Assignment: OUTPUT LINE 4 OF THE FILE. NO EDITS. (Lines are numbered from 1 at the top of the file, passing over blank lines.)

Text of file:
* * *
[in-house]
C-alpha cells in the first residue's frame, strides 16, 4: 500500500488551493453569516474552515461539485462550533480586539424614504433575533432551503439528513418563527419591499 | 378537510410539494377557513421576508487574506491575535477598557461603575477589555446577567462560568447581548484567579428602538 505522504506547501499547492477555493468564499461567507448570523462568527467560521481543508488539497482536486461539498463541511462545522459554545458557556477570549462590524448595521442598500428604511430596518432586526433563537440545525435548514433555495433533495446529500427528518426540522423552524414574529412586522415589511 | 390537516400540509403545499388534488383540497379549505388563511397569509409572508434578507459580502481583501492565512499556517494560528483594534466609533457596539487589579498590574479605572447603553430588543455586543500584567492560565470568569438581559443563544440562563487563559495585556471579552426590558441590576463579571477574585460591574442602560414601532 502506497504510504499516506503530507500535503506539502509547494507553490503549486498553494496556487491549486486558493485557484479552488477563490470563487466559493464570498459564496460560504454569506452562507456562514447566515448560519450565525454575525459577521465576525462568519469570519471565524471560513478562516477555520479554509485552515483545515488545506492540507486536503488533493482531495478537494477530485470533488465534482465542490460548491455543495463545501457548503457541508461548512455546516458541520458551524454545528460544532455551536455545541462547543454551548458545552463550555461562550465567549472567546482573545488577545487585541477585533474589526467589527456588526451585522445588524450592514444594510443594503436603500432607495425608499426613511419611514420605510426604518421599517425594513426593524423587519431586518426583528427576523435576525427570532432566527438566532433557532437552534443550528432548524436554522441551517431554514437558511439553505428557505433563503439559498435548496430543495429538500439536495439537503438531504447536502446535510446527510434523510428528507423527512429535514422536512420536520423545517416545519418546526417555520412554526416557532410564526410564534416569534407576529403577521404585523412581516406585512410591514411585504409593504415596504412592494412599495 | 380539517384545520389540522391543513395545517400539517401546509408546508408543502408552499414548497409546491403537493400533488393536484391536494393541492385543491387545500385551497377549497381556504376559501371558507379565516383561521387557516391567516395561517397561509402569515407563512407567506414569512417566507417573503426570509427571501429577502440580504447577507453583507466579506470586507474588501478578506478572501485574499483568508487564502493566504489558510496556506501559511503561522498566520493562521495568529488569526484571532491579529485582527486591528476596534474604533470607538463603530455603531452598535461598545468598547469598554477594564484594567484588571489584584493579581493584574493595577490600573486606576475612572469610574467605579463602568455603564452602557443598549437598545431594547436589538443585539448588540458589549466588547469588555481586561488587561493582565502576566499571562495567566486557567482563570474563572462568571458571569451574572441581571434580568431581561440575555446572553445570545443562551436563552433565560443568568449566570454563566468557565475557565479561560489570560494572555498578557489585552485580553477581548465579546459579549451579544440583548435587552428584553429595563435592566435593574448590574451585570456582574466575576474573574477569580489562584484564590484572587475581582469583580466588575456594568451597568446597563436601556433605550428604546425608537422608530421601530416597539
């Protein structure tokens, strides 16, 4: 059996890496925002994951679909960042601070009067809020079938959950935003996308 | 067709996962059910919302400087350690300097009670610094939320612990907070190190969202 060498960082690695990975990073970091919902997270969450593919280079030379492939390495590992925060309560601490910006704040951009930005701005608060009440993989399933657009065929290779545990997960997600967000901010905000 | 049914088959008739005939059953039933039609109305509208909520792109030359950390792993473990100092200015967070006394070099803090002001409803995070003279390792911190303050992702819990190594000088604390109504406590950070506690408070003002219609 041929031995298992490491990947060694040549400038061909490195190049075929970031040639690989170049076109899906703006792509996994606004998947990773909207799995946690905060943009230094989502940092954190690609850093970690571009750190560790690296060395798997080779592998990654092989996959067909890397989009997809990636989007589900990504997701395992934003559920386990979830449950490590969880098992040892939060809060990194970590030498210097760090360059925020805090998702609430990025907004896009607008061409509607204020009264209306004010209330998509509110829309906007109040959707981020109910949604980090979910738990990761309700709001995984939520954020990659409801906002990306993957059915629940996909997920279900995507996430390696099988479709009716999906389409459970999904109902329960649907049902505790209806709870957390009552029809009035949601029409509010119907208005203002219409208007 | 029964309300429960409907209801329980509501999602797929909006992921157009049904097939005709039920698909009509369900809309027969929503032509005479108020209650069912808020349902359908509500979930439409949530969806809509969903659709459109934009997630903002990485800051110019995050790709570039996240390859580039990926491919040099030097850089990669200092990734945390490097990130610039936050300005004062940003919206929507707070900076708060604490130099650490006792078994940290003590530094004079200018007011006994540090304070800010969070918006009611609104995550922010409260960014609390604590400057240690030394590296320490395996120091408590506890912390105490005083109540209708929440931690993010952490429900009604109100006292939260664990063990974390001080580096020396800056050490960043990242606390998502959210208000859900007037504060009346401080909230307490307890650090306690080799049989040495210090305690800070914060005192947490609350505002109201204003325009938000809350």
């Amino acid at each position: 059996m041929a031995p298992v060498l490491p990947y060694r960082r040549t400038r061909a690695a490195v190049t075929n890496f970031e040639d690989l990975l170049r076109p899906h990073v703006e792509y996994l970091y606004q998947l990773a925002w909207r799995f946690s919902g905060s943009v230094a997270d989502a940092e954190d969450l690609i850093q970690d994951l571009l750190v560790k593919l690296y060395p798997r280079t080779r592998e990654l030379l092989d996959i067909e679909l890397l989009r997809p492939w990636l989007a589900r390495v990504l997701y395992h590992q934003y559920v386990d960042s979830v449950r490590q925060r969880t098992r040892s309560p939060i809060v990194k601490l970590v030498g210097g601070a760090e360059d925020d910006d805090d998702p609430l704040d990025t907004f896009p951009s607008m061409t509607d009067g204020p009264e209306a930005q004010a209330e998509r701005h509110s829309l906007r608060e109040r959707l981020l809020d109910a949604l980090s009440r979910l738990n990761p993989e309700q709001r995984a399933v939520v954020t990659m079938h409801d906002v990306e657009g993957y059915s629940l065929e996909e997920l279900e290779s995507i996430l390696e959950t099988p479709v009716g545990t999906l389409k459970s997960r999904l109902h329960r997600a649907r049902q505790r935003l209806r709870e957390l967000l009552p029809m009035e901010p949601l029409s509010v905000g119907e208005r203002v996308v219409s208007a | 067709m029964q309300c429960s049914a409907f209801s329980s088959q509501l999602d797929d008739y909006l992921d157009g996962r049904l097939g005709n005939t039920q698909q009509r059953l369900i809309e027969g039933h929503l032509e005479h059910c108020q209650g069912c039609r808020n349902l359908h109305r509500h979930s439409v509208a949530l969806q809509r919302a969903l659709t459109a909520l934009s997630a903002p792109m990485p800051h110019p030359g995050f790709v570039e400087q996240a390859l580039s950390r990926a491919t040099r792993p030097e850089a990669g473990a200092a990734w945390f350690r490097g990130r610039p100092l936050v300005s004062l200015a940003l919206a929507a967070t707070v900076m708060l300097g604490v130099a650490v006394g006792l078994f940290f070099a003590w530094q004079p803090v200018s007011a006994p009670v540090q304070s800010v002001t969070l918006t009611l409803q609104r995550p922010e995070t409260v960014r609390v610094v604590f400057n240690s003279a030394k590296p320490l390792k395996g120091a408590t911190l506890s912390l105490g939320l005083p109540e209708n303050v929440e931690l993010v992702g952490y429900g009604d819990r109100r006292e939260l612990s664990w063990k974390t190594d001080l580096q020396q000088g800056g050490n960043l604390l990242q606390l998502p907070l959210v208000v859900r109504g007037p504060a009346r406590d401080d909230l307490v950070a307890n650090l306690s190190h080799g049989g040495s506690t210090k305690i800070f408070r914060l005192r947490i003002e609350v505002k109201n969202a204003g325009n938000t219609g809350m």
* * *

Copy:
């Amino acid at each position: 059996m041929a031995p298992v060498l490491p990947y060694r960082r040549t400038r061909a690695a490195v190049t075929n890496f970031e040639d690989l990975l170049r076109p899906h990073v703006e792509y996994l970091y606004q998947l990773a925002w909207r799995f946690s919902g905060s943009v230094a997270d989502a940092e954190d969450l690609i850093q970690d994951l571009l750190v560790k593919l690296y060395p798997r280079t080779r592998e990654l030379l092989d996959i067909e679909l890397l989009r997809p492939w990636l989007a589900r390495v990504l997701y395992h590992q934003y559920v386990d960042s979830v449950r490590q925060r969880t098992r040892s309560p939060i809060v990194k601490l970590v030498g210097g601070a760090e360059d925020d910006d805090d998702p609430l704040d990025t907004f896009p951009s607008m061409t509607d009067g204020p009264e209306a930005q004010a209330e998509r701005h509110s829309l906007r608060e109040r959707l981020l809020d109910a949604l980090s009440r979910l738990n990761p993989e309700q709001r995984a399933v939520v954020t990659m079938h409801d906002v990306e657009g993957y059915s629940l065929e996909e997920l279900e290779s995507i996430l390696e959950t099988p479709v009716g545990t999906l389409k459970s997960r999904l109902h329960r997600a649907r049902q505790r935003l209806r709870e957390l967000l009552p029809m009035e901010p949601l029409s509010v905000g119907e208005r203002v996308v219409s208007a | 067709m029964q309300c429960s049914a409907f209801s329980s088959q509501l999602d797929d008739y909006l992921d157009g996962r049904l097939g005709n005939t039920q698909q009509r059953l369900i809309e027969g039933h929503l032509e005479h059910c108020q209650g069912c039609r808020n349902l359908h109305r509500h979930s439409v509208a949530l969806q809509r919302a969903l659709t459109a909520l934009s997630a903002p792109m990485p800051h110019p030359g995050f790709v570039e400087q996240a390859l580039s950390r990926a491919t040099r792993p030097e850089a990669g473990a200092a990734w945390f350690r490097g990130r610039p100092l936050v300005s004062l200015a940003l919206a929507a967070t707070v900076m708060l300097g604490v130099a650490v006394g006792l078994f940290f070099a003590w530094q004079p803090v200018s007011a006994p009670v540090q304070s800010v002001t969070l918006t009611l409803q609104r995550p922010e995070t409260v960014r609390v610094v604590f400057n240690s003279a030394k590296p320490l390792k395996g120091a408590t911190l506890s912390l105490g939320l005083p109540e209708n303050v929440e931690l993010v992702g952490y429900g009604d819990r109100r006292e939260l612990s664990w063990k974390t190594d001080l580096q020396q000088g800056g050490n960043l604390l990242q606390l998502p907070l959210v208000v859900r109504g007037p504060a009346r406590d401080d909230l307490v950070a307890n650090l306690s190190h080799g049989g040495s506690t210090k305690i800070f408070r914060l005192r947490i003002e609350v505002k109201n969202a204003g325009n938000t219609g809350m």